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Matt Martello

Thanks to Philosophy Department,
   senior sees world in new way

By Evelyn Pitt-Stoller

Matthew Martello blushed and shook his head when approached with the idea that he is an extraordinary student.

"I'm not," he said with a laugh.

Contrary to Martello's humble demeanor, Professor Eric Dietrich, of Harpur College's Philosophy Department, raves about his student.

"Mr. Martello is interesting, clever and smart," Dietrich said. "He is one of our best undergraduates."

As a senior with majors in philosophy and history, Martello's interests lie within both the physical and metaphysical development of humanity. Although he knew since high school that he wanted to study history, he was not definite that philosophy was in the cards for him until he arrived at Harpur College.

"I wasn't sure until I took Introduction to Philosophy with Professor Dietrich," he said. "It was mind-opening — a whole new way of thinking about and looking at the world."

Martello's mind continued to expand as he left introductory courses behind and made the decision to seriously pursue philosophy.

"Matt Martello is very big on the truth," Dietrich said. "Philosophy is the study of truth, and Mr. Martello is the champion of inconvenient truths."

The way Martello views the world changed after his experience with philosophy at Harpur College: His contemplation of the answers to life's questions has become more definitive, as he is a strong believer in objective truths.

"The idea that there are relative truths," he said, "is itself an objective statement. If there's a question, there's an answer. Two plus two is four."

And although Martello clearly has a knack for math, these strong and unique beliefs have gotten him far as a student of philosophy. Not only does he stand out in the classroom, he has also been an active member of the Philosophy Club since his freshman year. He was elected treasurer his sophomore year, vice president his junior year, and president his senior year.

"We're not like debate or any of the clubs that compete and go on trips," Martello said of the Philosophy Club. "We do it because we like it. It's a room full of kids passionately discussing theories and ideas."

Similarly, Martello stated that his affinity for philosophy inside the classroom has much to do with the discussion-style format that the classes tend to take.

"It's hours of debating people's completely unique ideas," he said. "These things circulate through the classroom and either sync or clash. It's pretty interesting to watch and take part in."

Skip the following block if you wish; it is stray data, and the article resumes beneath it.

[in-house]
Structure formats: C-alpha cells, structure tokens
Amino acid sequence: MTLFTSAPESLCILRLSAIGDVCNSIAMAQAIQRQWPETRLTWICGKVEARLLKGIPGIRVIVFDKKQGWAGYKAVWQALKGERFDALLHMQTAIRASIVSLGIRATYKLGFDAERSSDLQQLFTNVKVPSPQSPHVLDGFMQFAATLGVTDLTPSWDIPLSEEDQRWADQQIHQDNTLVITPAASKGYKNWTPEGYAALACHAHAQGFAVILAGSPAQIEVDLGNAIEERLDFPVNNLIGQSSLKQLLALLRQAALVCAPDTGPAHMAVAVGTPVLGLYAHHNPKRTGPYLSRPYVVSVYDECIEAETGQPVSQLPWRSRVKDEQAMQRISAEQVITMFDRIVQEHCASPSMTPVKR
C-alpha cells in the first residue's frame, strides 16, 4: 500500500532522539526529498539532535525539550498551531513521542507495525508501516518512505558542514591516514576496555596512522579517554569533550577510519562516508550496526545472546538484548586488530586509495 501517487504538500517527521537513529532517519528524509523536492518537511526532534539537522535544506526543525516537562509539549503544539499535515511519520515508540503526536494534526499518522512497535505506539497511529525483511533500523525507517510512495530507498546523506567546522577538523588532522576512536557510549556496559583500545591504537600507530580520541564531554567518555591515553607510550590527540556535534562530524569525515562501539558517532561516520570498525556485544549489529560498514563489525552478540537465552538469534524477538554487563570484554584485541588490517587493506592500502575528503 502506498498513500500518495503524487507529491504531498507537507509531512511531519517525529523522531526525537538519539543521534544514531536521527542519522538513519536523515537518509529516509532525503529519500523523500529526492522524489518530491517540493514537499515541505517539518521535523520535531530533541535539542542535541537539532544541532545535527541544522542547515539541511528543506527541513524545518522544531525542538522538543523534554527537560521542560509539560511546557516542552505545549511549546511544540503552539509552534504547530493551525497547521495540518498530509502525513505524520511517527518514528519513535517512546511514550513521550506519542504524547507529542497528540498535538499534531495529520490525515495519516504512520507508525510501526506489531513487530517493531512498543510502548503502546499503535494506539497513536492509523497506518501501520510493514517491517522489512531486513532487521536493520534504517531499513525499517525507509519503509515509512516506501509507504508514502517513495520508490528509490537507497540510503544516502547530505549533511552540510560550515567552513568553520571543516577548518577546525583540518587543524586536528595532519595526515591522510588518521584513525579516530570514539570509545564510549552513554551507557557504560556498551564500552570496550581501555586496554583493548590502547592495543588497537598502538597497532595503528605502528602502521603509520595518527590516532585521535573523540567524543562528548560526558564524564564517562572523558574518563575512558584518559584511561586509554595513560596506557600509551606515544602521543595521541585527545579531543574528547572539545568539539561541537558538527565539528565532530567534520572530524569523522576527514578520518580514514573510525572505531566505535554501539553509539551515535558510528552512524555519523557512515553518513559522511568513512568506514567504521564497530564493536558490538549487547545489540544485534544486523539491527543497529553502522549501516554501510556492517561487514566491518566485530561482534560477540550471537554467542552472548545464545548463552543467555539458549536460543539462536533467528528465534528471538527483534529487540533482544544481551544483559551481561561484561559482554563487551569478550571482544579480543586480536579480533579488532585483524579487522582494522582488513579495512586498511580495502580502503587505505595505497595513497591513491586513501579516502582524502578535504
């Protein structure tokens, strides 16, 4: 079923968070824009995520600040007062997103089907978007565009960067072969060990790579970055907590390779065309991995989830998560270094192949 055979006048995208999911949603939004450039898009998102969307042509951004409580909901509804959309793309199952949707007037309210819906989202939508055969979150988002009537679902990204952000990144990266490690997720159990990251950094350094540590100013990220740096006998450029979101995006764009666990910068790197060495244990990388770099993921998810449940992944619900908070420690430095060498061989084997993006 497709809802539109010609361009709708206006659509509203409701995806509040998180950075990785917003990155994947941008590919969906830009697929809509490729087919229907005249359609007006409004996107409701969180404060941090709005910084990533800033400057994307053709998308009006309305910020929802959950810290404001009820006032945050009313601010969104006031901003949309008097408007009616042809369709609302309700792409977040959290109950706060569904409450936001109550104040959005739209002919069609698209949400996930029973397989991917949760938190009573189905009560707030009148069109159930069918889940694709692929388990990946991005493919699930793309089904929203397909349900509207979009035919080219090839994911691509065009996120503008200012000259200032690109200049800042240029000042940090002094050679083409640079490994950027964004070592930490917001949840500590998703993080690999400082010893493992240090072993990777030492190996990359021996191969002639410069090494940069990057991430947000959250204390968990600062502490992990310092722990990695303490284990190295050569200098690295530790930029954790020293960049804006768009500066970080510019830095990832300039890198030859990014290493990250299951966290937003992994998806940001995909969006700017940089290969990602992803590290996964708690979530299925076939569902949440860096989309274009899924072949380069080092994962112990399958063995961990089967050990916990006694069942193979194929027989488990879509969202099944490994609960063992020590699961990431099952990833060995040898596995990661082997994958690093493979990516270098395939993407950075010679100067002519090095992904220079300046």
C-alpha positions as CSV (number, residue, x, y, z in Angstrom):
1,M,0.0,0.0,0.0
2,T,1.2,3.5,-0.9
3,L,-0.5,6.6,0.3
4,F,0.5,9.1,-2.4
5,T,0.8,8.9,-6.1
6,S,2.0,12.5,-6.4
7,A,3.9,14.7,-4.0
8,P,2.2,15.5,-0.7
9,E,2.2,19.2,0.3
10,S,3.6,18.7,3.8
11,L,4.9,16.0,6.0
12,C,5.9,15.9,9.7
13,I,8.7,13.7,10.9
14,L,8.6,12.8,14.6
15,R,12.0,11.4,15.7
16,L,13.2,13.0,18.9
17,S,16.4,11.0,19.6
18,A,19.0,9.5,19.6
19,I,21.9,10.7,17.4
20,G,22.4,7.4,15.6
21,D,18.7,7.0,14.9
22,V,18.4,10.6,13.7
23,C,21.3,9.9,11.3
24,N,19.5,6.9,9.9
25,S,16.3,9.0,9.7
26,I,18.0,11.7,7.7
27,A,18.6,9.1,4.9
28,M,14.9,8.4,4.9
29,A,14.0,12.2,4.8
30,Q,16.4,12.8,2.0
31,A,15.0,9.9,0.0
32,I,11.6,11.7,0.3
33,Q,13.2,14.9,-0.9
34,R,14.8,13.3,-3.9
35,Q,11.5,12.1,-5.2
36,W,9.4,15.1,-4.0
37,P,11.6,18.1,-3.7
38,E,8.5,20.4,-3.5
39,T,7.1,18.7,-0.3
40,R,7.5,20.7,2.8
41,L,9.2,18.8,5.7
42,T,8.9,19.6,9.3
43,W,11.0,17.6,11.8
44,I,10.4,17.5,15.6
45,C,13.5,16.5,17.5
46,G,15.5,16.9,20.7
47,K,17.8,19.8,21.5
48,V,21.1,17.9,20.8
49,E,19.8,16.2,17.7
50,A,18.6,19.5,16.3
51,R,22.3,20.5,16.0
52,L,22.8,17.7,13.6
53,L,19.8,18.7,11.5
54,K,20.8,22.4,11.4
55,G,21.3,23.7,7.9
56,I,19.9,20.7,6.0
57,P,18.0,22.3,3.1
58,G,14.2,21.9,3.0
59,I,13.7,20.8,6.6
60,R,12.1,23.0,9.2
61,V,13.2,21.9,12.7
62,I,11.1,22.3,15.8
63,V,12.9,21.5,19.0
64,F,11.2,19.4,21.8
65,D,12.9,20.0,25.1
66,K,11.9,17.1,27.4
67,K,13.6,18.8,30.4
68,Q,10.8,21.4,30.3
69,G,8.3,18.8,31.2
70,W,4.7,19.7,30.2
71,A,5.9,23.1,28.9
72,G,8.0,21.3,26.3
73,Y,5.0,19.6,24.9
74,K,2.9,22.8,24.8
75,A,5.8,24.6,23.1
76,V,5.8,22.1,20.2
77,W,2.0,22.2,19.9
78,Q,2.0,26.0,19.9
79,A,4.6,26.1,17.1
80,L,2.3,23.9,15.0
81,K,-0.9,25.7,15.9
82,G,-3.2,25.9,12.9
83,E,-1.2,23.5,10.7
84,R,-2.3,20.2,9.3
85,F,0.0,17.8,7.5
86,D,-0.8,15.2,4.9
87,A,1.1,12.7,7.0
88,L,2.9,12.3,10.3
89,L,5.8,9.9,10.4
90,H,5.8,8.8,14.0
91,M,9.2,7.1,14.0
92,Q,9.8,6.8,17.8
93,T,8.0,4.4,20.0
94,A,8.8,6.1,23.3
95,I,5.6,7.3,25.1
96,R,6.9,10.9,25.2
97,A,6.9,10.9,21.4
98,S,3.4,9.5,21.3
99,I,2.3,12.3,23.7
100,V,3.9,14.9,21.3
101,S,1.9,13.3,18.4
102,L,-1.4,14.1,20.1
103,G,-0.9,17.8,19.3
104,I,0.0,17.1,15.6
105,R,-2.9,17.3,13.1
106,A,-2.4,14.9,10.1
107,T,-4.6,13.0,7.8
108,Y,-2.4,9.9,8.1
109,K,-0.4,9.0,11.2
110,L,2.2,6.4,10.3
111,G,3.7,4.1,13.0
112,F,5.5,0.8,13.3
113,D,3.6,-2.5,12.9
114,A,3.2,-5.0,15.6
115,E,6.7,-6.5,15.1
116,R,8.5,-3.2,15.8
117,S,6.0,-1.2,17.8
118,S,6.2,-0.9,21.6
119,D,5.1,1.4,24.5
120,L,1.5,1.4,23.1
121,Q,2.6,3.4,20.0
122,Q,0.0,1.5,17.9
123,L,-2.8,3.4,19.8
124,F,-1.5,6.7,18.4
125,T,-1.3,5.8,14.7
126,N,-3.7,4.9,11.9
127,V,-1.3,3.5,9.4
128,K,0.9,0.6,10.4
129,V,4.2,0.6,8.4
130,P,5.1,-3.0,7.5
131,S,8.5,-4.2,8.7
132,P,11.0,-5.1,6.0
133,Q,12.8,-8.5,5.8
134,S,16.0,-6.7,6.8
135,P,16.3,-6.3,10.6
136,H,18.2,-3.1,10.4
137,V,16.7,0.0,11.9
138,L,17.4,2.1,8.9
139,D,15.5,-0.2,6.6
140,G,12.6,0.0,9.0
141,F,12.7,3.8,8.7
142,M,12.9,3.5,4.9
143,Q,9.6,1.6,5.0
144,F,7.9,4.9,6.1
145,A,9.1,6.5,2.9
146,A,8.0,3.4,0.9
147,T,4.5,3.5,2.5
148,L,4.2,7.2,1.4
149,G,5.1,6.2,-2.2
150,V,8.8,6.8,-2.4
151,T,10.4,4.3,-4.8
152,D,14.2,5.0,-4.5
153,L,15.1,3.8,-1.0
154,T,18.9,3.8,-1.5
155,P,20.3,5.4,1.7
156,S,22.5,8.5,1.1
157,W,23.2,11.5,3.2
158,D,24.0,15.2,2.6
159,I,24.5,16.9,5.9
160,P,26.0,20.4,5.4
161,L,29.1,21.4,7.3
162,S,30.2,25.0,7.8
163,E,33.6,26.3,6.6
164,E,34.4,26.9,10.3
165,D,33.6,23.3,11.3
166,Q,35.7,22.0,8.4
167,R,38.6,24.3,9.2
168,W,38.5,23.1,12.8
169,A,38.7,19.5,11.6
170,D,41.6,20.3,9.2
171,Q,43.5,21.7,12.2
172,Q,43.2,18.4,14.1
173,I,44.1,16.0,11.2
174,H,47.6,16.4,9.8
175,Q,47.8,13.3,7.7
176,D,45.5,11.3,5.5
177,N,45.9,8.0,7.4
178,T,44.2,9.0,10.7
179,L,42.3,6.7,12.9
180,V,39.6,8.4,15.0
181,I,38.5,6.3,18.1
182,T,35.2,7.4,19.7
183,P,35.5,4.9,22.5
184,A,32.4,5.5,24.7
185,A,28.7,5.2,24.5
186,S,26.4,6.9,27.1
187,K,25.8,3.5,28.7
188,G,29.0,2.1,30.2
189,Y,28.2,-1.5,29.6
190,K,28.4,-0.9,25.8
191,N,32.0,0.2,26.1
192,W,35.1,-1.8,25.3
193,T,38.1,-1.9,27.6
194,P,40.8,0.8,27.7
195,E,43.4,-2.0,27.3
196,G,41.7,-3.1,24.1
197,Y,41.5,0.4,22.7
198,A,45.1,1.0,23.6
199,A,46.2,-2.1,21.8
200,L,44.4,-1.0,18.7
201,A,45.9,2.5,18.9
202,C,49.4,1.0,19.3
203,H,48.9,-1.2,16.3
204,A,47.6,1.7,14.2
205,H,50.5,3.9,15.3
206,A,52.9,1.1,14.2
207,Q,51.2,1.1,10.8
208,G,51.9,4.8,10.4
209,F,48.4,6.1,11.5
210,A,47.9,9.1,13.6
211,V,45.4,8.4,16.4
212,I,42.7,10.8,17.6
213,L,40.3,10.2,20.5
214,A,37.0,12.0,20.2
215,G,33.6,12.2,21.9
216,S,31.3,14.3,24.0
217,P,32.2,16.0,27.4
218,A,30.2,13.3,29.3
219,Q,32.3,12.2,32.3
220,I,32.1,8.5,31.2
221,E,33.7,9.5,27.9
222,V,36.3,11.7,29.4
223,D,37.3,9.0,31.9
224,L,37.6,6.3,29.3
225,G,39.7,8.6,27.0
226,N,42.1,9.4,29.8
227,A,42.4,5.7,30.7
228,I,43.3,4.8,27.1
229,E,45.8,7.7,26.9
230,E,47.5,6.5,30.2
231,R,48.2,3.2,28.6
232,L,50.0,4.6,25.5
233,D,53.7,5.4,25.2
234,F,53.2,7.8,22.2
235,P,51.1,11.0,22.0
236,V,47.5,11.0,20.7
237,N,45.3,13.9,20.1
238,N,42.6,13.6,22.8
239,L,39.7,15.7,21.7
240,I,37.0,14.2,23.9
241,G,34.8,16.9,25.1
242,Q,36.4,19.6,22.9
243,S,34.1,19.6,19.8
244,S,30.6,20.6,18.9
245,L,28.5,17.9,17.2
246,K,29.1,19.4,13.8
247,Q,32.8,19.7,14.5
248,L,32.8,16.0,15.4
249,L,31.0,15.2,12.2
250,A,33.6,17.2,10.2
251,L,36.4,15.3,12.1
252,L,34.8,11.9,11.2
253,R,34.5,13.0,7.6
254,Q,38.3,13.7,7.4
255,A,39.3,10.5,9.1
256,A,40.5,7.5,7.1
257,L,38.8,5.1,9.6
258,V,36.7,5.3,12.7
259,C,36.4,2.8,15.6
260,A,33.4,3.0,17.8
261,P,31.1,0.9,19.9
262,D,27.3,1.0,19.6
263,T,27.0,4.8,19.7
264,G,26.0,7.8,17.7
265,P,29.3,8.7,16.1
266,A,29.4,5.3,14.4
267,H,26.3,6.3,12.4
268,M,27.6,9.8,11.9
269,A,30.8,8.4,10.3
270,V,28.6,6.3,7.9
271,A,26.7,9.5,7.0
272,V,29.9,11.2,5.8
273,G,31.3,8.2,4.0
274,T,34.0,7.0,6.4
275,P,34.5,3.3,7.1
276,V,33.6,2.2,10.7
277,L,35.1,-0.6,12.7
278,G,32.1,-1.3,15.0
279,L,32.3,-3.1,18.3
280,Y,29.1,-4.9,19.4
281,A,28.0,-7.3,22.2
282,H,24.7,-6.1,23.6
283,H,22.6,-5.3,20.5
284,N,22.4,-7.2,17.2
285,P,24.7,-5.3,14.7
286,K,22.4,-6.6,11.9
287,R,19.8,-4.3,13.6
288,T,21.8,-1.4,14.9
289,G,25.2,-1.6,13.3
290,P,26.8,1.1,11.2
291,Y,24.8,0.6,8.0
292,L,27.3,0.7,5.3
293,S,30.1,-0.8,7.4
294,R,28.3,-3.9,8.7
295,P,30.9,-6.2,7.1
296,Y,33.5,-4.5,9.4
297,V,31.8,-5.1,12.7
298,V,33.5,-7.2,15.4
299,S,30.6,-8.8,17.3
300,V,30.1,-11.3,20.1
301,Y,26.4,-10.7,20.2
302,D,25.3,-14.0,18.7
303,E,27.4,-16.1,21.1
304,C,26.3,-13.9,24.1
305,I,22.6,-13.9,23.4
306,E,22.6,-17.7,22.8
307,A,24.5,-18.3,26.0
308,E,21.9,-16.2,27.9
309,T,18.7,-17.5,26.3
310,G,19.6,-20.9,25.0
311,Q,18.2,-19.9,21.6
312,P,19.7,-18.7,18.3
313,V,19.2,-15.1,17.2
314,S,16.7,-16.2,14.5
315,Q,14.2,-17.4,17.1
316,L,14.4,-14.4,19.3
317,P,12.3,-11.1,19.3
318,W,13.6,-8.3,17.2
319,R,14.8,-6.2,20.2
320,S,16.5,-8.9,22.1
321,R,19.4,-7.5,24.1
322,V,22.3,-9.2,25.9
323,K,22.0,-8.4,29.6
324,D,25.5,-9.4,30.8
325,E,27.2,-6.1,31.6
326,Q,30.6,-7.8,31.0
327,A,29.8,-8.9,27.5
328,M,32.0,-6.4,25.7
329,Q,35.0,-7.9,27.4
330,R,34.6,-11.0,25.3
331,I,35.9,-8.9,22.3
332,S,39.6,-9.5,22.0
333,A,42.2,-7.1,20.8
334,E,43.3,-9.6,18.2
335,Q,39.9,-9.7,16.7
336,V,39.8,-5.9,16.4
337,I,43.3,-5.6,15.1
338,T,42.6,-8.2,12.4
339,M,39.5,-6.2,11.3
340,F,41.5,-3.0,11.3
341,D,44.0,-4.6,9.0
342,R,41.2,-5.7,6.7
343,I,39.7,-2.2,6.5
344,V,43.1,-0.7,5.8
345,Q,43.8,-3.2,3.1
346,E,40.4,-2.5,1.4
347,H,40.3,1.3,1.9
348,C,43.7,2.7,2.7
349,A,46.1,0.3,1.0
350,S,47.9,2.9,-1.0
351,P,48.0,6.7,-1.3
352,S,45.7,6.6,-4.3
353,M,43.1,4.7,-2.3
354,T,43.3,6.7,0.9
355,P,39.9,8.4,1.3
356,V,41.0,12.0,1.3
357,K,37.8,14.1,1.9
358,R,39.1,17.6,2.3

Although Martello notices a similarity between his two studies of interest in that through both history and philosophy you get to see how people built their lives based on surrounding circumstances, he likes the opposition his majors have to one another.

"History is set in stone, but with philosophy you get so many different viewpoints," he said.

Besides the workload involved with his double major and his duties as president of the Philosophy Club, Martello — with the aspiration to one day become a lawyer — works avidly on law school applications. And despite the amount he takes on and the high praise he receives from his professors, Martello maintains that he is just a regular student.

"I work out, go downtown, and hang out with my friends," he said.

Martello both as a student and a person holds steadfast to his beliefs in the face of peers, professors, and even fellow philosophers.

"I'd say my favorite philosopher is Baruch Spinoza. He focuses on metaphysics and how the universe is," Martello said. "I don't think any of what he says is true, but I wish it was and it's very cool to explore."

Owing his success and enjoyment of his academic fields to certain classes and professors that Harpur College's Philosophy Department has to offer, Martello recommended philosophy to freshmen, students with undecided majors and anyone who simply wants to get involved in an interesting class. He praised the department as a whole, and shared a further fondness for Dietrich.

"If you want to give philosophy a chance, you have to take a class with Professor Dietrich," Martello said. "I once read on that someone wrote that if their dad were to drop dead right then and there, they'd put Dietrich next in line for the job. Harpur is lucky to have him."

Martello's journey as a critically thinking student won't end when he is handed his diploma from Harpur College in May. He will leave Harpur College having made his mark within the Philosophy Department, and it having made its mark on him as he moves on to his next phase of academia: law school.

"Philosophy has taught me a different way of thinking, and as a lawyer I plan to use that different way of thinking in order to get my desired outcome," he said.


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Last Updated: 3/1/17